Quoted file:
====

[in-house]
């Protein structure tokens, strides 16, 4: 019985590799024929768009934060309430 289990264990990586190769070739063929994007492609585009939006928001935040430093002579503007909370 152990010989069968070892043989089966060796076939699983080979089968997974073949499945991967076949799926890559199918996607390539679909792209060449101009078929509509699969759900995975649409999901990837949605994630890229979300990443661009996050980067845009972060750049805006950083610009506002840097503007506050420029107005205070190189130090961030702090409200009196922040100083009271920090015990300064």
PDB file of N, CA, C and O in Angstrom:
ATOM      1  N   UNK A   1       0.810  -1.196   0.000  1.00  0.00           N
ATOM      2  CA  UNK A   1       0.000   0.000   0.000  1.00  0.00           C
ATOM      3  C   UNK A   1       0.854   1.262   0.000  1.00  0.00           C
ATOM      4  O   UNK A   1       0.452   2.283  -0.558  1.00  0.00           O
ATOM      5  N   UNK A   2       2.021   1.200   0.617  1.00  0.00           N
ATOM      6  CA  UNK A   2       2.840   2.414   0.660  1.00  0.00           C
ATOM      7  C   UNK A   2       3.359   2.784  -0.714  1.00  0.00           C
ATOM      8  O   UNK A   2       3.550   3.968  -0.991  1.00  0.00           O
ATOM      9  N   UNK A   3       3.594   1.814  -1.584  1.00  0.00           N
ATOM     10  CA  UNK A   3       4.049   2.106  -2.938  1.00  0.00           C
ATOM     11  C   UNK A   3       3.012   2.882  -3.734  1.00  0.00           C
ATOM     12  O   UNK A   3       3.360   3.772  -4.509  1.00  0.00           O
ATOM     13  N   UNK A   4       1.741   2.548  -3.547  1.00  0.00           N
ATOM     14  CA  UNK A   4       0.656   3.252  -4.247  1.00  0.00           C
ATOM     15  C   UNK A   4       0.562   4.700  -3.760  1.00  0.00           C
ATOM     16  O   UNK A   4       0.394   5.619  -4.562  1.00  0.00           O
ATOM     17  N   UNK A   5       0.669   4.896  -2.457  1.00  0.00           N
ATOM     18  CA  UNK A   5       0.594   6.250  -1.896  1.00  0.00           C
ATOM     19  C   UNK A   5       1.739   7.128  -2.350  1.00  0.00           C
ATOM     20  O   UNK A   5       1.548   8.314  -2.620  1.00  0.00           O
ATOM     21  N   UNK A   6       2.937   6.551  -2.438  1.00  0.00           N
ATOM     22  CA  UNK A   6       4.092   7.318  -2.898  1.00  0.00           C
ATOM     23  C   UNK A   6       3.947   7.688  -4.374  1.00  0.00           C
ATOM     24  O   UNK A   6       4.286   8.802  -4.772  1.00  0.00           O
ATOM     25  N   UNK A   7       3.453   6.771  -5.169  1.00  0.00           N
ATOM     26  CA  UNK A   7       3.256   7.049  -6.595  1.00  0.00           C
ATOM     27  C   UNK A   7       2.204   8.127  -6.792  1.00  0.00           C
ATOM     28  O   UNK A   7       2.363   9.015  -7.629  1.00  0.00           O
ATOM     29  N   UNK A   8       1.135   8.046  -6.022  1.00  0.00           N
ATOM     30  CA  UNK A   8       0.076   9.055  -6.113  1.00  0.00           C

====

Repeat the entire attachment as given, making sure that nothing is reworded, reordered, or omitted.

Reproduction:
[in-house]
């Protein structure tokens, strides 16, 4: 019985590799024929768009934060309430 289990264990990586190769070739063929994007492609585009939006928001935040430093002579503007909370 152990010989069968070892043989089966060796076939699983080979089968997974073949499945991967076949799926890559199918996607390539679909792209060449101009078929509509699969759900995975649409999901990837949605994630890229979300990443661009996050980067845009972060750049805006950083610009506002840097503007506050420029107005205070190189130090961030702090409200009196922040100083009271920090015990300064």
PDB file of N, CA, C and O in Angstrom:
ATOM      1  N   UNK A   1       0.810  -1.196   0.000  1.00  0.00           N
ATOM      2  CA  UNK A   1       0.000   0.000   0.000  1.00  0.00           C
ATOM      3  C   UNK A   1       0.854   1.262   0.000  1.00  0.00           C
ATOM      4  O   UNK A   1       0.452   2.283  -0.558  1.00  0.00           O
ATOM      5  N   UNK A   2       2.021   1.200   0.617  1.00  0.00           N
ATOM      6  CA  UNK A   2       2.840   2.414   0.660  1.00  0.00           C
ATOM      7  C   UNK A   2       3.359   2.784  -0.714  1.00  0.00           C
ATOM      8  O   UNK A   2       3.550   3.968  -0.991  1.00  0.00           O
ATOM      9  N   UNK A   3       3.594   1.814  -1.584  1.00  0.00           N
ATOM     10  CA  UNK A   3       4.049   2.106  -2.938  1.00  0.00           C
ATOM     11  C   UNK A   3       3.012   2.882  -3.734  1.00  0.00           C
ATOM     12  O   UNK A   3       3.360   3.772  -4.509  1.00  0.00           O
ATOM     13  N   UNK A   4       1.741   2.548  -3.547  1.00  0.00           N
ATOM     14  CA  UNK A   4       0.656   3.252  -4.247  1.00  0.00           C
ATOM     15  C   UNK A   4       0.562   4.700  -3.760  1.00  0.00           C
ATOM     16  O   UNK A   4       0.394   5.619  -4.562  1.00  0.00           O
ATOM     17  N   UNK A   5       0.669   4.896  -2.457  1.00  0.00           N
ATOM     18  CA  UNK A   5       0.594   6.250  -1.896  1.00  0.00           C
ATOM     19  C   UNK A   5       1.739   7.128  -2.350  1.00  0.00           C
ATOM     20  O   UNK A   5       1.548   8.314  -2.620  1.00  0.00           O
ATOM     21  N   UNK A   6       2.937   6.551  -2.438  1.00  0.00           N
ATOM     22  CA  UNK A   6       4.092   7.318  -2.898  1.00  0.00           C
ATOM     23  C   UNK A   6       3.947   7.688  -4.374  1.00  0.00           C
ATOM     24  O   UNK A   6       4.286   8.802  -4.772  1.00  0.00           O
ATOM     25  N   UNK A   7       3.453   6.771  -5.169  1.00  0.00           N
ATOM     26  CA  UNK A   7       3.256   7.049  -6.595  1.00  0.00           C
ATOM     27  C   UNK A   7       2.204   8.127  -6.792  1.00  0.00           C
ATOM     28  O   UNK A   7       2.363   9.015  -7.629  1.00  0.00           O
ATOM     29  N   UNK A   8       1.135   8.046  -6.022  1.00  0.00           N
ATOM     30  CA  UNK A   8       0.076   9.055  -6.113  1.00  0.00           C